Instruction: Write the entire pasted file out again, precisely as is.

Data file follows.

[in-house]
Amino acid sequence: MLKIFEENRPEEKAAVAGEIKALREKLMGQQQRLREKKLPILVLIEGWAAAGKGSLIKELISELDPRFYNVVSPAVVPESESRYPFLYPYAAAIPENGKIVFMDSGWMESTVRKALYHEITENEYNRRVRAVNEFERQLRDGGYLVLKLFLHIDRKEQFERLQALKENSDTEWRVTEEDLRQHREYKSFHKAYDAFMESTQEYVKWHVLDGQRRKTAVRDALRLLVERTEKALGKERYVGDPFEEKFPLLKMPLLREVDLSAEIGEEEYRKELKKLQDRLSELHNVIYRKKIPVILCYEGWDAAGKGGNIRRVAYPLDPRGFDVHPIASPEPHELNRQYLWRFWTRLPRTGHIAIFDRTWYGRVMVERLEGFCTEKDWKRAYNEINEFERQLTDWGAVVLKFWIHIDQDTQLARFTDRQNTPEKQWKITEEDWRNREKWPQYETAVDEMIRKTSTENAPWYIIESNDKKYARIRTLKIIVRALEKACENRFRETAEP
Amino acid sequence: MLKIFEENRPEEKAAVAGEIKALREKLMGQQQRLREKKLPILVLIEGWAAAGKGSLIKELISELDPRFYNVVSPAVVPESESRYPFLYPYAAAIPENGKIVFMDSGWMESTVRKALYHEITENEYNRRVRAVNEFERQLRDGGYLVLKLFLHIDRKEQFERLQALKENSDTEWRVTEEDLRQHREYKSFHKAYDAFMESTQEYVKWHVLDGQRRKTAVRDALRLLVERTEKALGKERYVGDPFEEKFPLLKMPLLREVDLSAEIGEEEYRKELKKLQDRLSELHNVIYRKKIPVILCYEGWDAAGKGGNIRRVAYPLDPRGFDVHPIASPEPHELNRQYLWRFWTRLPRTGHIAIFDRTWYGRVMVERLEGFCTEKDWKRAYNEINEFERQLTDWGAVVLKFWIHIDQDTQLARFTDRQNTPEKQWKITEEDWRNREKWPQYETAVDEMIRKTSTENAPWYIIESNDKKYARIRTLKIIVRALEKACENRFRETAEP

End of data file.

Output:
[in-house]
Amino acid sequence: MLKIFEENRPEEKAAVAGEIKALREKLMGQQQRLREKKLPILVLIEGWAAAGKGSLIKELISELDPRFYNVVSPAVVPESESRYPFLYPYAAAIPENGKIVFMDSGWMESTVRKALYHEITENEYNRRVRAVNEFERQLRDGGYLVLKLFLHIDRKEQFERLQALKENSDTEWRVTEEDLRQHREYKSFHKAYDAFMESTQEYVKWHVLDGQRRKTAVRDALRLLVERTEKALGKERYVGDPFEEKFPLLKMPLLREVDLSAEIGEEEYRKELKKLQDRLSELHNVIYRKKIPVILCYEGWDAAGKGGNIRRVAYPLDPRGFDVHPIASPEPHELNRQYLWRFWTRLPRTGHIAIFDRTWYGRVMVERLEGFCTEKDWKRAYNEINEFERQLTDWGAVVLKFWIHIDQDTQLARFTDRQNTPEKQWKITEEDWRNREKWPQYETAVDEMIRKTSTENAPWYIIESNDKKYARIRTLKIIVRALEKACENRFRETAEP
Amino acid sequence: MLKIFEENRPEEKAAVAGEIKALREKLMGQQQRLREKKLPILVLIEGWAAAGKGSLIKELISELDPRFYNVVSPAVVPESESRYPFLYPYAAAIPENGKIVFMDSGWMESTVRKALYHEITENEYNRRVRAVNEFERQLRDGGYLVLKLFLHIDRKEQFERLQALKENSDTEWRVTEEDLRQHREYKSFHKAYDAFMESTQEYVKWHVLDGQRRKTAVRDALRLLVERTEKALGKERYVGDPFEEKFPLLKMPLLREVDLSAEIGEEEYRKELKKLQDRLSELHNVIYRKKIPVILCYEGWDAAGKGGNIRRVAYPLDPRGFDVHPIASPEPHELNRQYLWRFWTRLPRTGHIAIFDRTWYGRVMVERLEGFCTEKDWKRAYNEINEFERQLTDWGAVVLKFWIHIDQDTQLARFTDRQNTPEKQWKITEEDWRNREKWPQYETAVDEMIRKTSTENAPWYIIESNDKKYARIRTLKIIVRALEKACENRFRETAEP